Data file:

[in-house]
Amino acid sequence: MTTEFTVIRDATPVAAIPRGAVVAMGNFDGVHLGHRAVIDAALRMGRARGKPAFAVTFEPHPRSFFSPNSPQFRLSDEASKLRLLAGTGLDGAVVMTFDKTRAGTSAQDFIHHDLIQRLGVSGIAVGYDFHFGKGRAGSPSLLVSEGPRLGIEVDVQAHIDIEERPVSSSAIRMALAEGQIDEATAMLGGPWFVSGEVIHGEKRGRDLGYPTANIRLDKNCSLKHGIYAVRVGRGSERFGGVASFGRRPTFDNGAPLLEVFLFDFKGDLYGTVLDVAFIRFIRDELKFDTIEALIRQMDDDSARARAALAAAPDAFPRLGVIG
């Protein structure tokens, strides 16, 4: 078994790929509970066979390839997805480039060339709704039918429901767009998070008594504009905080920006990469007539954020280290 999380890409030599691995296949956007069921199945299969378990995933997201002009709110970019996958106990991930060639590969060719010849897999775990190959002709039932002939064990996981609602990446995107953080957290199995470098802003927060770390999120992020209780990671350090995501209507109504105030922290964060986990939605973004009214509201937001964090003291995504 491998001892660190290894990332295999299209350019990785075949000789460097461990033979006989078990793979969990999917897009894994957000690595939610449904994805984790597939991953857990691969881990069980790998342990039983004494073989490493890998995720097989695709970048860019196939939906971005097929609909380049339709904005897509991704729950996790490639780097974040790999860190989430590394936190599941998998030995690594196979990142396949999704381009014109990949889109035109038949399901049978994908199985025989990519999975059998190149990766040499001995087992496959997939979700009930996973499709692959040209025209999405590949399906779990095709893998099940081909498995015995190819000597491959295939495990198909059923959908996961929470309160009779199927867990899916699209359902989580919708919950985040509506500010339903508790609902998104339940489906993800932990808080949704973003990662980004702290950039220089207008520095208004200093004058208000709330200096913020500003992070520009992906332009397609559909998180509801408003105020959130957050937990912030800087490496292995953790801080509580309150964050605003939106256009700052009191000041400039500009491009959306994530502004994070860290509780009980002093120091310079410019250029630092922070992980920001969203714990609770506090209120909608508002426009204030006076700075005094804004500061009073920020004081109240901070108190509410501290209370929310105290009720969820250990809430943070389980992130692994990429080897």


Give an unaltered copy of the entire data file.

[in-house]
Amino acid sequence: MTTEFTVIRDATPVAAIPRGAVVAMGNFDGVHLGHRAVIDAALRMGRARGKPAFAVTFEPHPRSFFSPNSPQFRLSDEASKLRLLAGTGLDGAVVMTFDKTRAGTSAQDFIHHDLIQRLGVSGIAVGYDFHFGKGRAGSPSLLVSEGPRLGIEVDVQAHIDIEERPVSSSAIRMALAEGQIDEATAMLGGPWFVSGEVIHGEKRGRDLGYPTANIRLDKNCSLKHGIYAVRVGRGSERFGGVASFGRRPTFDNGAPLLEVFLFDFKGDLYGTVLDVAFIRFIRDELKFDTIEALIRQMDDDSARARAALAAAPDAFPRLGVIG
């Protein structure tokens, strides 16, 4: 078994790929509970066979390839997805480039060339709704039918429901767009998070008594504009905080920006990469007539954020280290 999380890409030599691995296949956007069921199945299969378990995933997201002009709110970019996958106990991930060639590969060719010849897999775990190959002709039932002939064990996981609602990446995107953080957290199995470098802003927060770390999120992020209780990671350090995501209507109504105030922290964060986990939605973004009214509201937001964090003291995504 491998001892660190290894990332295999299209350019990785075949000789460097461990033979006989078990793979969990999917897009894994957000690595939610449904994805984790597939991953857990691969881990069980790998342990039983004494073989490493890998995720097989695709970048860019196939939906971005097929609909380049339709904005897509991704729950996790490639780097974040790999860190989430590394936190599941998998030995690594196979990142396949999704381009014109990949889109035109038949399901049978994908199985025989990519999975059998190149990766040499001995087992496959997939979700009930996973499709692959040209025209999405590949399906779990095709893998099940081909498995015995190819000597491959295939495990198909059923959908996961929470309160009779199927867990899916699209359902989580919708919950985040509506500010339903508790609902998104339940489906993800932990808080949704973003990662980004702290950039220089207008520095208004200093004058208000709330200096913020500003992070520009992906332009397609559909998180509801408003105020959130957050937990912030800087490496292995953790801080509580309150964050605003939106256009700052009191000041400039500009491009959306994530502004994070860290509780009980002093120091310079410019250029630092922070992980920001969203714990609770506090209120909608508002426009204030006076700075005094804004500061009073920020004081109240901070108190509410501290209370929310105290009720969820250990809430943070389980992130692994990429080897």